**The Value of Guided Math Conferences**

The value of the Guided Math conference (GMC) falls in eight
major categories.

1.
Increasing
Depth and Rigor

Critical
thinkingà”skillfully conceptualizing, applying,
synthesizing, &/or evaluating information gathered from, or generated by
observation, experience, reflection, or communication, as a guide to belief and
action” in other words…

**Critical thinking is skillfully using Bloom’s taxonomy within your schema to form beliefs and to act.**
The
strands of mathematical proficiency from the NCTM are all brought together with
and through metacognition: the ability to monitor your own math thinking.

The
CCSS provides 8 Standards for Mathematical Practice.

2.
Learning
through the Eyes of Young Mathematicians

Assessment
for learning=formative assessment; it’s timely and specific

Student
self-assessmentà
Self-assessment provides students the opportunity to take ownership for their
learning

***IDEA** Thank you to all the bloggers and Pinterest-ers I have decided to implement differentiated baskets for turning in students work. Students will decide between a green (I got it!), yellow (I think I did okay, but I would like you to check.), or red (Help me!) basket to turn in his/her work.***
In
order for this to work, learning objectives and success criteria must be known
by all. I have always posted learning objectives, now I just need to add the
success criteria.

An
important part of self-assessment is using the feedback/results to move his/her
learning forward.

***Question** How deep can (should) I go into self-assessment with my kindergarteners? I was thinking similar to the color baskets: happy, bland, and sad face*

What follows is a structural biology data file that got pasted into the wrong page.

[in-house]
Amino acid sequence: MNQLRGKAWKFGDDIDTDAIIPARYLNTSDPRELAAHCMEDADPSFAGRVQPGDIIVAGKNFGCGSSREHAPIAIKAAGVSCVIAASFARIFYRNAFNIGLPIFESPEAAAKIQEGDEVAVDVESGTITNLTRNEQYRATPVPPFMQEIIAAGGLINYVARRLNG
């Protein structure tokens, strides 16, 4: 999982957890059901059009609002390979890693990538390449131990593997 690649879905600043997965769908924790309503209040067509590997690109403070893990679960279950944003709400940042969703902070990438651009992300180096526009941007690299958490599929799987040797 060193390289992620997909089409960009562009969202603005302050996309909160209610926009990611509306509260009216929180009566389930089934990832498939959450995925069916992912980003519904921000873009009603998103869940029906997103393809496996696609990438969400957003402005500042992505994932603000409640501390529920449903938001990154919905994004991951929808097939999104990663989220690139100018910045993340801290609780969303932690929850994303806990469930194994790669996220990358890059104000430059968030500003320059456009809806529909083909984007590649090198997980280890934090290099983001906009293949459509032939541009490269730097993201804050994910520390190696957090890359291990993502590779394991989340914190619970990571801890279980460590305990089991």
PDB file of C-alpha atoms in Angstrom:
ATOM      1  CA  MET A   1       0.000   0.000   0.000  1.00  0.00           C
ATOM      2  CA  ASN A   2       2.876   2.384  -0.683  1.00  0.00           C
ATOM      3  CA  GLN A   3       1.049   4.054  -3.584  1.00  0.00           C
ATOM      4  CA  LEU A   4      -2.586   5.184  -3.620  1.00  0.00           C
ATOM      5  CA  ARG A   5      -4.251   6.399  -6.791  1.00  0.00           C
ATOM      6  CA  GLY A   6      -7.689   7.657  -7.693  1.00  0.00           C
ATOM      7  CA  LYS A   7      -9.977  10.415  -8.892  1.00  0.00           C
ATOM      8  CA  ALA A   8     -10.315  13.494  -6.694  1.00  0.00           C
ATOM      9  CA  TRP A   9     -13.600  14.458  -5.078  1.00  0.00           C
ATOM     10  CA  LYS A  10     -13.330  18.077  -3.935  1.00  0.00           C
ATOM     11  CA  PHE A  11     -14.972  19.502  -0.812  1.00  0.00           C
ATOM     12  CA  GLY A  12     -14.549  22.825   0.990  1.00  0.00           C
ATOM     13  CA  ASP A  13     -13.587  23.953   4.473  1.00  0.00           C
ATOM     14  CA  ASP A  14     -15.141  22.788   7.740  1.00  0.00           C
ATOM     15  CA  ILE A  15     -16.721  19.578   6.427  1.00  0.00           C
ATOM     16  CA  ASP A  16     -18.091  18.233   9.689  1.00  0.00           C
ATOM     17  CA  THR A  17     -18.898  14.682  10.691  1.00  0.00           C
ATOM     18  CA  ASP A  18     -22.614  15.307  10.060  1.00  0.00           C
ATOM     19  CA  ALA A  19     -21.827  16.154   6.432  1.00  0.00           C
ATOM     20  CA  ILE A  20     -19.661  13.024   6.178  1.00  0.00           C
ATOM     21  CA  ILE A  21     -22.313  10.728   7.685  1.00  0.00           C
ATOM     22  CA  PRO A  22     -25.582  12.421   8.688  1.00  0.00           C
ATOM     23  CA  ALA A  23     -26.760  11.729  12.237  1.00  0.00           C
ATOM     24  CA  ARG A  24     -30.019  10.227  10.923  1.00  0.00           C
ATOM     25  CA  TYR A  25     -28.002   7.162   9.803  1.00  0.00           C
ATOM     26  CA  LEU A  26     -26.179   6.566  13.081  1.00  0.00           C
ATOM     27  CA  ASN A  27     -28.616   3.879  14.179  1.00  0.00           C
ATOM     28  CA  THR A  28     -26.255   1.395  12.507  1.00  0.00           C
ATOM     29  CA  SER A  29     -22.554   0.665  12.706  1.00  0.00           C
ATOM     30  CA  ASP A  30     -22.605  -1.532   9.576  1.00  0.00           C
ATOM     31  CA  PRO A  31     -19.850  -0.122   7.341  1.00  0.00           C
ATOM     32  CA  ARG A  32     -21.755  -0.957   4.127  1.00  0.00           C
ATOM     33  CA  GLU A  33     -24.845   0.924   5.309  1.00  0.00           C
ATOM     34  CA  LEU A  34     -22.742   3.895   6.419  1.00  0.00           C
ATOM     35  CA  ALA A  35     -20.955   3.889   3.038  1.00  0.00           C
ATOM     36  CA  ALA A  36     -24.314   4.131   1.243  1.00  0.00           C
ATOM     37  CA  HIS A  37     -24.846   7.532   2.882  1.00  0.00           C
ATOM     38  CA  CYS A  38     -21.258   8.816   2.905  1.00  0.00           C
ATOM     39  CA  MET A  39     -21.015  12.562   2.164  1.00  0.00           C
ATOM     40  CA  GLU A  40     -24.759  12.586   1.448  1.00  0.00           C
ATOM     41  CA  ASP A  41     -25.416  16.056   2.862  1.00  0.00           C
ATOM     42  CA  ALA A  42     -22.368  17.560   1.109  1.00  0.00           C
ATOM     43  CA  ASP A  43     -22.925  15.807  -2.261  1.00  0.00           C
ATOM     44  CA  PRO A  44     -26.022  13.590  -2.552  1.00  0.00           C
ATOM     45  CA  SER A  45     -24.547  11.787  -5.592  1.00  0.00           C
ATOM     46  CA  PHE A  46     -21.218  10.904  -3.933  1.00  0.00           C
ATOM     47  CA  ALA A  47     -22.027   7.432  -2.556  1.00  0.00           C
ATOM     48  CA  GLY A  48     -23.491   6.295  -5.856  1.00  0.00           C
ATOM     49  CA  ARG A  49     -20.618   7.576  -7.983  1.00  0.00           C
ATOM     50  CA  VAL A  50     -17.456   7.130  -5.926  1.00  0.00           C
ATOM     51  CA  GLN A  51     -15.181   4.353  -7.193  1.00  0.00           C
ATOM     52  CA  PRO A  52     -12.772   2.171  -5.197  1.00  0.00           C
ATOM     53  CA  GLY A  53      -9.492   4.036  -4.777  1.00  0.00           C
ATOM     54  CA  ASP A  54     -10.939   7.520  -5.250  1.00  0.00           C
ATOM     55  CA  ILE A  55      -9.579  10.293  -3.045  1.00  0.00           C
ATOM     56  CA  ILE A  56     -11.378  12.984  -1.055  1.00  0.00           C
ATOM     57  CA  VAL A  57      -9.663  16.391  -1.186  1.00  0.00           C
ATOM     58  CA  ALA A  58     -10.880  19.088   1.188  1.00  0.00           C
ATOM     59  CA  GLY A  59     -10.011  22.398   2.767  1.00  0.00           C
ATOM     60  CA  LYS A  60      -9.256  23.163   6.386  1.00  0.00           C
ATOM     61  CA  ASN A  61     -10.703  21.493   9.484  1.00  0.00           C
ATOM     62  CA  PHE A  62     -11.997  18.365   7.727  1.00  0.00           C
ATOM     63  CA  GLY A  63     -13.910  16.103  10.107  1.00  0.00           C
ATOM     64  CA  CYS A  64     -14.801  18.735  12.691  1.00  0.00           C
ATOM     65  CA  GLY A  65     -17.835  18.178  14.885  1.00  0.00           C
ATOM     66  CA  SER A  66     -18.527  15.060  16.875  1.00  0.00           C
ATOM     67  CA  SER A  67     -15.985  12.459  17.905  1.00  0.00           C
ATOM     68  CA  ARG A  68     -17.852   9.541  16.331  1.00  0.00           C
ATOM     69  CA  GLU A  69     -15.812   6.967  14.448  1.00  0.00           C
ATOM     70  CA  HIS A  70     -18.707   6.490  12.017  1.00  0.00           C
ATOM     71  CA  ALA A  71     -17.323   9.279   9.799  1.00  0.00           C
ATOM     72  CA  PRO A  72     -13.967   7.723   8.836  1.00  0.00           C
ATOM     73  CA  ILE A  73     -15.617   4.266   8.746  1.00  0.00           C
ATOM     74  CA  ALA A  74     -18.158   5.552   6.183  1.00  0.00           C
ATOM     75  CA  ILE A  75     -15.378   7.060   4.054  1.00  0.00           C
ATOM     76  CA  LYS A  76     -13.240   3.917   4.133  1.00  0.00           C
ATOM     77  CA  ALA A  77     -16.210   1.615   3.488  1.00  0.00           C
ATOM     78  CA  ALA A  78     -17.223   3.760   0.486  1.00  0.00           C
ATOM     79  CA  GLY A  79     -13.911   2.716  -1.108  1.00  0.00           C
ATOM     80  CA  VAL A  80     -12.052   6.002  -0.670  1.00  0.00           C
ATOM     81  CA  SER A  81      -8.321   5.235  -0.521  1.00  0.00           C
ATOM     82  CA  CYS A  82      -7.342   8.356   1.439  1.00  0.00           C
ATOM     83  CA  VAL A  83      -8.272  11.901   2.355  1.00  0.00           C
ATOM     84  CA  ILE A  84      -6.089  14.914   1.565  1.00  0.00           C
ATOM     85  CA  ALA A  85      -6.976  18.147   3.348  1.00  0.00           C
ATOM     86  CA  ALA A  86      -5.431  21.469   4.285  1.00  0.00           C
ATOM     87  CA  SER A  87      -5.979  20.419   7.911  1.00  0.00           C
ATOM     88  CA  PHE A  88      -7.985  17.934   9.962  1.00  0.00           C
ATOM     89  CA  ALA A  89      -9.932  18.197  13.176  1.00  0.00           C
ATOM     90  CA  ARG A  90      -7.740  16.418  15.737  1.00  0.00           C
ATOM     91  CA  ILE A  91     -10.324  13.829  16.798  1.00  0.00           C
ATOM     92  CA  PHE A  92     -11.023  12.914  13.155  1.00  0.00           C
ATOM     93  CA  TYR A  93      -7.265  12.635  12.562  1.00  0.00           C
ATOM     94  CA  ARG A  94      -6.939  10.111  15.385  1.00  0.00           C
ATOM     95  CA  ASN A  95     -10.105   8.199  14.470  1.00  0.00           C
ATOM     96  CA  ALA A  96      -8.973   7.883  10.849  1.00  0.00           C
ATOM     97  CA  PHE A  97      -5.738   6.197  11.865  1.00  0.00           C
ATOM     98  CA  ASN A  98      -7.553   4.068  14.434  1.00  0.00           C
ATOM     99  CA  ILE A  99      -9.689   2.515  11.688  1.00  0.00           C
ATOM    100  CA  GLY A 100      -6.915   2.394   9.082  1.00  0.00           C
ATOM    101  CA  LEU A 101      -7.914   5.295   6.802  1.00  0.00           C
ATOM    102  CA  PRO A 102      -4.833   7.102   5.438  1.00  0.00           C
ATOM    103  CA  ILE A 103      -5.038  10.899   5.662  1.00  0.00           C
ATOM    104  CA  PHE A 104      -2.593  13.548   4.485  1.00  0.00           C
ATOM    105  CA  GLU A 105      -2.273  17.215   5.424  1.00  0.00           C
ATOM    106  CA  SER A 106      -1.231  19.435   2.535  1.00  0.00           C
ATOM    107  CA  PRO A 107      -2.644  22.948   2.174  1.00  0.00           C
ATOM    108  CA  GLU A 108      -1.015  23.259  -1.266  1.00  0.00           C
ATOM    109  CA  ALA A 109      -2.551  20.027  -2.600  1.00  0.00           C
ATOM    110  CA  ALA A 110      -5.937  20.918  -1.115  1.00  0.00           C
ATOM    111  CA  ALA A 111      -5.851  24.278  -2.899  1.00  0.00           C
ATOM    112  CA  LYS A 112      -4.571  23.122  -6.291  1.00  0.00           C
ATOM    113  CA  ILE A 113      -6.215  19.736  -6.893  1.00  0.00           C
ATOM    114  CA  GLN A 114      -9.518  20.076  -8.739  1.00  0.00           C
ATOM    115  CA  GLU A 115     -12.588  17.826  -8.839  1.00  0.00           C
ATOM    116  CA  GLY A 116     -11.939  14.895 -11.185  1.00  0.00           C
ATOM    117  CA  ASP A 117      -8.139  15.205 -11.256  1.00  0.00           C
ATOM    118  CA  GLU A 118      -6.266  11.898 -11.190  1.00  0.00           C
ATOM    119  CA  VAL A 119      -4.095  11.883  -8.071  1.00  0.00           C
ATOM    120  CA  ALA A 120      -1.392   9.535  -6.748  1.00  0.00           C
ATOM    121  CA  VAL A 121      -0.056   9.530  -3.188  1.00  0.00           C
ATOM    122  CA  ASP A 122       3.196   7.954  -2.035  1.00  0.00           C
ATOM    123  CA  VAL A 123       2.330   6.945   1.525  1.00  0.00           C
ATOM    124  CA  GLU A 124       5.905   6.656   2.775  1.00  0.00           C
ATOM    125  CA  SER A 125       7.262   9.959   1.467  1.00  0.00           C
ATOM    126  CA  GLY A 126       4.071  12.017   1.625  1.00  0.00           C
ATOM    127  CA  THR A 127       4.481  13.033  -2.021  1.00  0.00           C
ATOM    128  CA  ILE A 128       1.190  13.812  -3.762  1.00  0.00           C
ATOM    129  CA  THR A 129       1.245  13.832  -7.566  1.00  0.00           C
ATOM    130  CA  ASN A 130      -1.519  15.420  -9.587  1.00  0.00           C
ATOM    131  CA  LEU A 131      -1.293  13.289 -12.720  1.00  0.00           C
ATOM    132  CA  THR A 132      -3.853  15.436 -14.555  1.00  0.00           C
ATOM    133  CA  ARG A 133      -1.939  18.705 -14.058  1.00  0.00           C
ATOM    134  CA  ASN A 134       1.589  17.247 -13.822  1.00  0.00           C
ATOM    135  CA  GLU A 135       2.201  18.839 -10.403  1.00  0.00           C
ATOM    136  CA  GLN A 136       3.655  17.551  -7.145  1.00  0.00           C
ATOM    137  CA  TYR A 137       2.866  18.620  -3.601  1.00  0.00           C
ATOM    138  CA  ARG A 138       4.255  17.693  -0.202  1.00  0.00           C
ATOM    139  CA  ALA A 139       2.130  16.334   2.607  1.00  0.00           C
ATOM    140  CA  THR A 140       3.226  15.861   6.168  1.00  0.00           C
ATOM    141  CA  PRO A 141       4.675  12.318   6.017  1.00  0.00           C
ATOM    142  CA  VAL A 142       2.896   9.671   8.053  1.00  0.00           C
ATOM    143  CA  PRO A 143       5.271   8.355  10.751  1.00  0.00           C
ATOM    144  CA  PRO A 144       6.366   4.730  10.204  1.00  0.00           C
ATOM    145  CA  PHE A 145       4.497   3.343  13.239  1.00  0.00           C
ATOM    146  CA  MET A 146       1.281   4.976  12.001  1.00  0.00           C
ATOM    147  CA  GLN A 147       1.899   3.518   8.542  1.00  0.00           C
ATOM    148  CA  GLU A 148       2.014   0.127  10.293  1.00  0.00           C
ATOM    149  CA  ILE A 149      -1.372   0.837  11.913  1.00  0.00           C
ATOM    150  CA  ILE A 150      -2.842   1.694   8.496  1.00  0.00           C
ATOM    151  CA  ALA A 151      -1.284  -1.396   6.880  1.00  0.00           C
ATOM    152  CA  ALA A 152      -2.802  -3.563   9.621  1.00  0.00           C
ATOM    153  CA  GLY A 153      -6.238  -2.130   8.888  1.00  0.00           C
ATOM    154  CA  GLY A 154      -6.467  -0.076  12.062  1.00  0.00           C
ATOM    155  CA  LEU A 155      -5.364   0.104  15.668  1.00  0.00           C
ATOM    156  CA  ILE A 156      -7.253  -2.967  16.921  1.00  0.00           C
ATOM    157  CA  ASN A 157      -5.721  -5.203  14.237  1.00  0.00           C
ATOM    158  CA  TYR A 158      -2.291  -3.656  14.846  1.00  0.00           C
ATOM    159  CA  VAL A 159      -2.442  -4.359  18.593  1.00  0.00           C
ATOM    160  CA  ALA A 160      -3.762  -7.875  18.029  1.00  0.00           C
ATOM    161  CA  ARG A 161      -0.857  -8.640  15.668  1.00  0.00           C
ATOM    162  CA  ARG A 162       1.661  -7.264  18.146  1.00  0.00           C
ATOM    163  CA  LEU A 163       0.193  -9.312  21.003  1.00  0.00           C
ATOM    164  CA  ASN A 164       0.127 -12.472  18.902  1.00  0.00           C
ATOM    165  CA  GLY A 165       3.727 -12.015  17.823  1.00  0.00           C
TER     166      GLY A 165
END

*…*

3.
Empowering
Young Mathematicians with Effective Feedbackà Feedback is concrete, specific, and useful. Feedback focuses on one thing that will
improve student achievement; there will be more conferences to address other
topics.

4.
Establishing
Student Learning Goalsà
Give the students challenging goals, not just “do your best” goals. The learning goals should be
content-specific, measurable, and achievable.
Your students will be successful and reach the goals!

5.
Promoting
Accountabilityà
When you post the learning objectives and the success criteria, students are
provided the risk-free environment needed to be successful mathematicians.

6.
Teaching
& Learningà
In order to assess or confer with a student on a certain topic, the student
must have at least a partial understanding of the topic. If the student does not, the teacher needs to
reteach that topic.

Each student needs “just-right”
instruction. Ask yourself “What is one thing I can teach this student right now that will be the most help?”

7.
Encouraging
Mathematical Communicationà
Math makes sense. Mathematical assertions
should always have reason to back them up.
Model, model, model!

8.
Building
relationshipsà
When there is a positive teacher-student relationship, all else (learning) is
enhanced. Conferring is caring, because
you give each student 1:1 attention and listen to him/her.

I hope you enjoy the post!
Don’t forget to link up and/or follow along with the book study! I’ll try to catch up once I am back from
vacation. I leave (left) the US on the 25

^{th}of June.